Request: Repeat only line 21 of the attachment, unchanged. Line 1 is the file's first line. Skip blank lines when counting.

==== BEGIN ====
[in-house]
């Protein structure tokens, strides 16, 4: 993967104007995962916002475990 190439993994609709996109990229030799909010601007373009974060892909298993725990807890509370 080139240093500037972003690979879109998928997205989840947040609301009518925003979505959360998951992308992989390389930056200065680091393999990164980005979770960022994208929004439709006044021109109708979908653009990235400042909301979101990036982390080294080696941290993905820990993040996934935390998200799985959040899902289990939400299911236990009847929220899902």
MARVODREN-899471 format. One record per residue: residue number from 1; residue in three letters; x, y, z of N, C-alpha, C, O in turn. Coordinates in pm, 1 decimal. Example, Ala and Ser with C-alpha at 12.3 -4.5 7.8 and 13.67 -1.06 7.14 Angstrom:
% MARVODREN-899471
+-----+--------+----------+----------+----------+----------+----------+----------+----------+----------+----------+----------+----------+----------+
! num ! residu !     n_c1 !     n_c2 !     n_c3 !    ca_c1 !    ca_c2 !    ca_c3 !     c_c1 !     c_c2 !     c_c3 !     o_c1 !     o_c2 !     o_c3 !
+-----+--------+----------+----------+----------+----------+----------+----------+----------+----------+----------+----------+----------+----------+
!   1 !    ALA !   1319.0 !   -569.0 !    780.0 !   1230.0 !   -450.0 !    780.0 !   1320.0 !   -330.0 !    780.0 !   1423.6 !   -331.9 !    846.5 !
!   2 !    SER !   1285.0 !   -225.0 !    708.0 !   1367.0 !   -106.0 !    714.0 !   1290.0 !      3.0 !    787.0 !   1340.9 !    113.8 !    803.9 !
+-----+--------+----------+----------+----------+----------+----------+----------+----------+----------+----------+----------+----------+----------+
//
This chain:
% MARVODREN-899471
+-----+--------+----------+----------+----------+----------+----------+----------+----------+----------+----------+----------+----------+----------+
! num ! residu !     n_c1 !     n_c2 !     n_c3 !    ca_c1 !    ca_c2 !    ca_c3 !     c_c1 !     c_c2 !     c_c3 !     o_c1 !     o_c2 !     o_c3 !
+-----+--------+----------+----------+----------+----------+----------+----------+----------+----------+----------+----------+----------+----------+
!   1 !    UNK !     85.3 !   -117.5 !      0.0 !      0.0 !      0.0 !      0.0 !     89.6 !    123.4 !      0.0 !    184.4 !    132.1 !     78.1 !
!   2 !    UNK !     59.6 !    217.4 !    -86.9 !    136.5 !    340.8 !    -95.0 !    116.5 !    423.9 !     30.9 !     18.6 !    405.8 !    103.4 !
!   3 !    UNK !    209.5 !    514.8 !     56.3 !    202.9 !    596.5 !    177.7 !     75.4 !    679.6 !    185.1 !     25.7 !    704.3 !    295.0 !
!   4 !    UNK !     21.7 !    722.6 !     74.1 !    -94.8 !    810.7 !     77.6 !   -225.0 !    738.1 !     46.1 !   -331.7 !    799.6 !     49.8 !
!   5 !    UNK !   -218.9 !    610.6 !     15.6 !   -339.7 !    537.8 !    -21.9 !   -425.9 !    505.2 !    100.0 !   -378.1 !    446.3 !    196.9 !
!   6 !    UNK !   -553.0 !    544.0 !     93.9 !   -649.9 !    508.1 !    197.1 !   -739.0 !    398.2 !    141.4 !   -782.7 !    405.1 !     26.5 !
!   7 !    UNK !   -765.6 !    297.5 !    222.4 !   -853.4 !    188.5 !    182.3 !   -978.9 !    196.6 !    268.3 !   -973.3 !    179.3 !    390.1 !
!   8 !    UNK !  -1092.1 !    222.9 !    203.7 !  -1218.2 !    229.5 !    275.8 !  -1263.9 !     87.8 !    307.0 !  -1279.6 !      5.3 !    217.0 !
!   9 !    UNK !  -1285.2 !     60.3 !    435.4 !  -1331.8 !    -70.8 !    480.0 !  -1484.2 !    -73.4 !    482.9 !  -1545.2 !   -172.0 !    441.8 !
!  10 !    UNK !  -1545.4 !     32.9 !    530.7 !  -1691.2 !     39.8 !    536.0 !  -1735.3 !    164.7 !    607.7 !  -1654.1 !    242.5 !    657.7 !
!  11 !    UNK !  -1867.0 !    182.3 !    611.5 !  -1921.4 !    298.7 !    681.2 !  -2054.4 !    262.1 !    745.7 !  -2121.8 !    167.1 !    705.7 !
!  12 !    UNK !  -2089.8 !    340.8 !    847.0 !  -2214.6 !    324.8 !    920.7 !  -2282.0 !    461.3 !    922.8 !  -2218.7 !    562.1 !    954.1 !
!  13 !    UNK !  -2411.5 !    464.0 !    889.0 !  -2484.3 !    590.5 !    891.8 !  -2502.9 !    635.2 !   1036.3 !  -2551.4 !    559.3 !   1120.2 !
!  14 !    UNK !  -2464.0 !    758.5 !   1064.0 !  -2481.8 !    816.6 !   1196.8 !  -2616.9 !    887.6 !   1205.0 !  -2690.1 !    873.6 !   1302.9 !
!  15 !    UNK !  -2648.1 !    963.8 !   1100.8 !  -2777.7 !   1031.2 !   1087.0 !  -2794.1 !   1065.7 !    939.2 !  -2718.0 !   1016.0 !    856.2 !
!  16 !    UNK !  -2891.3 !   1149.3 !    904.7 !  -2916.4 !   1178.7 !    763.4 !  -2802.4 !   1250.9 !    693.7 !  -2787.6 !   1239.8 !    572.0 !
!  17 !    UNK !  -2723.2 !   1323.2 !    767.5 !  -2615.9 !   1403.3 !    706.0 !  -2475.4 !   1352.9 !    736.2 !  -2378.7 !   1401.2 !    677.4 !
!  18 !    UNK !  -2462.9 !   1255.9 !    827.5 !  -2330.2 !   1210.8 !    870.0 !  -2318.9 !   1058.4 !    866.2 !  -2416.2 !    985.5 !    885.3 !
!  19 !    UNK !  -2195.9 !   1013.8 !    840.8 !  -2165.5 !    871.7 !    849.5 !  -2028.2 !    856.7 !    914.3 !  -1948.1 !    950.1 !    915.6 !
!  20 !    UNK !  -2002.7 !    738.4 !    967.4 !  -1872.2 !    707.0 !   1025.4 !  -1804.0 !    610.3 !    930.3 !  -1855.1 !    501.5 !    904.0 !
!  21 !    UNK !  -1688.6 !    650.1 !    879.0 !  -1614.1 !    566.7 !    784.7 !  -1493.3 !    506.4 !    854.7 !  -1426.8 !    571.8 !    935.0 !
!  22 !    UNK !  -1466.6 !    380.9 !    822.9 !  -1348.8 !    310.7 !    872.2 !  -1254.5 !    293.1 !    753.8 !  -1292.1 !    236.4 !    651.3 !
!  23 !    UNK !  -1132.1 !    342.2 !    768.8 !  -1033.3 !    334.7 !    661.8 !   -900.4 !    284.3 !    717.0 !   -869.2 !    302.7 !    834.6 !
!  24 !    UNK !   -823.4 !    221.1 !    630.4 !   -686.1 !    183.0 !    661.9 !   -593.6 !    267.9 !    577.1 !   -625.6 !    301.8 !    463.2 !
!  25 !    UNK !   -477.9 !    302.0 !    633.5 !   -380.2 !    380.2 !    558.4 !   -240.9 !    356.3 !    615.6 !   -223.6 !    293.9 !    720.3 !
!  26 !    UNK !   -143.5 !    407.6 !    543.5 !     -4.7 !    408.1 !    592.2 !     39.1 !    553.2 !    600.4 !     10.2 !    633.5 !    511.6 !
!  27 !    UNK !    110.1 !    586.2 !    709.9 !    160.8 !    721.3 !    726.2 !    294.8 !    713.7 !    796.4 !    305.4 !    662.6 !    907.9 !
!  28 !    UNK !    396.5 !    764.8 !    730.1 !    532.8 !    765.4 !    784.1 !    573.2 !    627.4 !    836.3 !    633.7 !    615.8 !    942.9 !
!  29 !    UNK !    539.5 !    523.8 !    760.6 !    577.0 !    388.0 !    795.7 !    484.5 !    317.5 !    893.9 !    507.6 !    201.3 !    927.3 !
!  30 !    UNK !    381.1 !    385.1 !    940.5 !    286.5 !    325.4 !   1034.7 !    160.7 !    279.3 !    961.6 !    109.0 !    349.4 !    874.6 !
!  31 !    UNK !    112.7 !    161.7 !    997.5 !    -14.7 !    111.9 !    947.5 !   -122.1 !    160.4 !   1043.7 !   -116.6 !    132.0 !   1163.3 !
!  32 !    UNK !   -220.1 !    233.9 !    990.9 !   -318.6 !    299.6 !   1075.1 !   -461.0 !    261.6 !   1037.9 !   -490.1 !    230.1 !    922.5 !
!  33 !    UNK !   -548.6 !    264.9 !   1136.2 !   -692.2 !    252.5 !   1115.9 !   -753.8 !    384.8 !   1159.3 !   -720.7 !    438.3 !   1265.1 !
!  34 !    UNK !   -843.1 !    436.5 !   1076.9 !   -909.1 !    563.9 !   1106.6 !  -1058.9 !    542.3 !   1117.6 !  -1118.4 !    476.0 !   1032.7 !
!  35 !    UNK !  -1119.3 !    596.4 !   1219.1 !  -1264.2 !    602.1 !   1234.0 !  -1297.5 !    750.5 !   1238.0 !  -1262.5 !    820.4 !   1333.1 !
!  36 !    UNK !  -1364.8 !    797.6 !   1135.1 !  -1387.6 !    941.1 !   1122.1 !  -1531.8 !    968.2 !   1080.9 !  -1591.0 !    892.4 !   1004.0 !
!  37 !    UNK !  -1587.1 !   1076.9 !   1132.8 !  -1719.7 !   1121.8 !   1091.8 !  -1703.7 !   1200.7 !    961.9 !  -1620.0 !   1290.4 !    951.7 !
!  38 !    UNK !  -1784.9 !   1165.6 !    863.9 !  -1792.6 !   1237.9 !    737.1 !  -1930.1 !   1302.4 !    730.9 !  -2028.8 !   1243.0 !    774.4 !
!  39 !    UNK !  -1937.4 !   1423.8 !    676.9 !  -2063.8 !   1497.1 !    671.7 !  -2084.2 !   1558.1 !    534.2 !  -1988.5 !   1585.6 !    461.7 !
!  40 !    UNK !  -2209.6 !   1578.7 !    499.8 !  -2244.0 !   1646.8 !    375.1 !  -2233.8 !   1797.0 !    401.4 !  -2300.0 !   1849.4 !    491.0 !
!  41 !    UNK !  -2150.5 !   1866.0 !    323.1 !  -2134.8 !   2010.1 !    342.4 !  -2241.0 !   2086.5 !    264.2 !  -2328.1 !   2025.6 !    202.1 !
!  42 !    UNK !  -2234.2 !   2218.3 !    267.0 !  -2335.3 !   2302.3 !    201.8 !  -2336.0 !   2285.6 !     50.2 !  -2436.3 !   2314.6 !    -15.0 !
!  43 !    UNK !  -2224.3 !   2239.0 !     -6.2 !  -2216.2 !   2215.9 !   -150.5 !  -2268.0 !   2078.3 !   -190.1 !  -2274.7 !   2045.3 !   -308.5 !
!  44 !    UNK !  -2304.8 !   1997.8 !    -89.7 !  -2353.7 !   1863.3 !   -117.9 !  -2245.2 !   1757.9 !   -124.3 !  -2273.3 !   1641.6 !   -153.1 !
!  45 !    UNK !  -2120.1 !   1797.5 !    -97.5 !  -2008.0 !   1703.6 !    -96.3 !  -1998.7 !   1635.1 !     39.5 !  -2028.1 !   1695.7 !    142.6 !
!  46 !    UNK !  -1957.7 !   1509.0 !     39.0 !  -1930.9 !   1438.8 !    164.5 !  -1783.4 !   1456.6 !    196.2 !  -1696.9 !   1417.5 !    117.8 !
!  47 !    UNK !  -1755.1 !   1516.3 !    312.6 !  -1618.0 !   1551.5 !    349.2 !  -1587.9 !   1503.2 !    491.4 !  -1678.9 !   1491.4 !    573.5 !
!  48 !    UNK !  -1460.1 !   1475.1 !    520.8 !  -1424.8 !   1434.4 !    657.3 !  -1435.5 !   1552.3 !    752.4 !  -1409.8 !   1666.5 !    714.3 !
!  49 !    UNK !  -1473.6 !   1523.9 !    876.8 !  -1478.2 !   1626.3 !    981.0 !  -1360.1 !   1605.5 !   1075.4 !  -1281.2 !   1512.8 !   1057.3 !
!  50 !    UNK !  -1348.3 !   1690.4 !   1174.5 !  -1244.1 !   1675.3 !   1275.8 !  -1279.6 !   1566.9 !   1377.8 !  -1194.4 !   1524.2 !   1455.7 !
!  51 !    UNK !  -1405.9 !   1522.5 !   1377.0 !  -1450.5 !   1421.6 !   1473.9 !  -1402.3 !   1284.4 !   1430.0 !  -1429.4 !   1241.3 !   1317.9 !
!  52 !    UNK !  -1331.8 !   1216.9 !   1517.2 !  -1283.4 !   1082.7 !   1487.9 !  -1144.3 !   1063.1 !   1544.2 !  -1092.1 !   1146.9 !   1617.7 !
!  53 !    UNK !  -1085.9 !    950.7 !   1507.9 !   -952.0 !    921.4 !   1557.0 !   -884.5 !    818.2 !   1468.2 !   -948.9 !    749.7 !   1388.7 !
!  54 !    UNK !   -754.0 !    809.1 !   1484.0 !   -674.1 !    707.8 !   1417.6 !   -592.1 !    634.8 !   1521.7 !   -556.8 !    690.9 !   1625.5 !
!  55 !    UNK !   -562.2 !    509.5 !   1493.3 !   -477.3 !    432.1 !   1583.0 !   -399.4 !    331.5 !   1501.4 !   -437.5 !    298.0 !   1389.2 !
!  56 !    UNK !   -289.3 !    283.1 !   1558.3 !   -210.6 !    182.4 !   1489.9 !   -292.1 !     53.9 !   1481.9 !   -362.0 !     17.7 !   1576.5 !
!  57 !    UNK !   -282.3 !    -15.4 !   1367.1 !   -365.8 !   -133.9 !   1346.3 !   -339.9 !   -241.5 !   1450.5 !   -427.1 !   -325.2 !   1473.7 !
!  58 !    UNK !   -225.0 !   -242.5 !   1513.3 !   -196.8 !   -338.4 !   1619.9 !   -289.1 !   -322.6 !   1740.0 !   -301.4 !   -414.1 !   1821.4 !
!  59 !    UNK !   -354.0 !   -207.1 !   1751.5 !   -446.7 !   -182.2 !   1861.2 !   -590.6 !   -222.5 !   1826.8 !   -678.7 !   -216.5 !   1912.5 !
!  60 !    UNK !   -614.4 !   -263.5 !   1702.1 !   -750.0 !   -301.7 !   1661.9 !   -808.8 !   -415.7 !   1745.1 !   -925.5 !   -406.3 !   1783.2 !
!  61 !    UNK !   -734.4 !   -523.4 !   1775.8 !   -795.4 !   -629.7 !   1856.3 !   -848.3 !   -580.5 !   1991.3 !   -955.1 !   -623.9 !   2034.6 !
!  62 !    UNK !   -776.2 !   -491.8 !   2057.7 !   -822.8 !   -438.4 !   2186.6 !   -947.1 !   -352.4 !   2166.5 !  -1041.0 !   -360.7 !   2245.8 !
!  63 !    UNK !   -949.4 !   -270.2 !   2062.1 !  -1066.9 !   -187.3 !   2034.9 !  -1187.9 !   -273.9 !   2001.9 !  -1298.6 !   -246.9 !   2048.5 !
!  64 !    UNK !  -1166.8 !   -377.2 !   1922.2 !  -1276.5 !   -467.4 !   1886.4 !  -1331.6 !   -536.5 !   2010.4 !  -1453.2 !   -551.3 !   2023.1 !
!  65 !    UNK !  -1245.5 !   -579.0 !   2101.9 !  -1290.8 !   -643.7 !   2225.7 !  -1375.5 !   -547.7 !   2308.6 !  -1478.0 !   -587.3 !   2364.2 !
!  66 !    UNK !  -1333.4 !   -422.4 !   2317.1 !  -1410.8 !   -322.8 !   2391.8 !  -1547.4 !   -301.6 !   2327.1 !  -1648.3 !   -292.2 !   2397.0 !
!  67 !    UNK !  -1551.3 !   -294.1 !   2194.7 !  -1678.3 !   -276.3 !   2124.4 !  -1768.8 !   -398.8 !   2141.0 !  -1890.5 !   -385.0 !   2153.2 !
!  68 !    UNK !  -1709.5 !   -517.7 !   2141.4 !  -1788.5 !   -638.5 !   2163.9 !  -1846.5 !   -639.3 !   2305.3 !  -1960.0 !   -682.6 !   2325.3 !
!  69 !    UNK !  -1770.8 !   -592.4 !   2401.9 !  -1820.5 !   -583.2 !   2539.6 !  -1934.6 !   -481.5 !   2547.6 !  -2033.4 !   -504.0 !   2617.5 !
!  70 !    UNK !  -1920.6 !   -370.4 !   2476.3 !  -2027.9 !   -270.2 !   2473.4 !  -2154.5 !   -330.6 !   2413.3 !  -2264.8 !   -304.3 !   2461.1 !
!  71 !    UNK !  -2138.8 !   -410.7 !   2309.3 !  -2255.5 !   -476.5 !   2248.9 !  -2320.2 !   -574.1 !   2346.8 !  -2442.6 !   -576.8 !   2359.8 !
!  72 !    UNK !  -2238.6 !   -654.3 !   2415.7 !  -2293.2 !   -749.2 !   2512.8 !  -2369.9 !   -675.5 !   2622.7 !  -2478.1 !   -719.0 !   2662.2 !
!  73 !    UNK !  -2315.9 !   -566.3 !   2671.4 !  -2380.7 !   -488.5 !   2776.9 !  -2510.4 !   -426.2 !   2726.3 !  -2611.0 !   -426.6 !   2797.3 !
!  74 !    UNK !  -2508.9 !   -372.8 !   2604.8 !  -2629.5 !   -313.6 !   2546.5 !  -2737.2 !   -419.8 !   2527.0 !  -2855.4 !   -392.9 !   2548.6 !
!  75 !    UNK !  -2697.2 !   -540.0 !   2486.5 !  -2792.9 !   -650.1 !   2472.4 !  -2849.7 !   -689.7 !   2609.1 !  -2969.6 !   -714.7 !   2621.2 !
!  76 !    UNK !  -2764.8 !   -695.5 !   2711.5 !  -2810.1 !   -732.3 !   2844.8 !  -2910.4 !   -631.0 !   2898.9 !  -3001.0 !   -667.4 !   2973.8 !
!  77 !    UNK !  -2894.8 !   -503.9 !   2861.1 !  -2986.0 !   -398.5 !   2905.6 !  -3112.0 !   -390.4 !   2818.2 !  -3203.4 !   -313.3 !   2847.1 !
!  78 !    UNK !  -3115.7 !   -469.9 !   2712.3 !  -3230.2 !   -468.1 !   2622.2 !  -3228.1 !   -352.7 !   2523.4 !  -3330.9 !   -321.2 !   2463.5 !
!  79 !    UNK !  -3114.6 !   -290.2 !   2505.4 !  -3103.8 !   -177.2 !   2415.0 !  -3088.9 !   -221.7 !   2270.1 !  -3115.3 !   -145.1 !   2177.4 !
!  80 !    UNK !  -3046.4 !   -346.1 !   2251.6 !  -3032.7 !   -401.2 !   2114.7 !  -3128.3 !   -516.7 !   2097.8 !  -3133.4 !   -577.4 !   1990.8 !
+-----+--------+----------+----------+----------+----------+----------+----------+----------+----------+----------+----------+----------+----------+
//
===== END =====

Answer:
!   5 !    UNK !   -218.9 !    610.6 !     15.6 !   -339.7 !    537.8 !    -21.9 !   -425.9 !    505.2 !    100.0 !   -378.1 !    446.3 !    196.9 !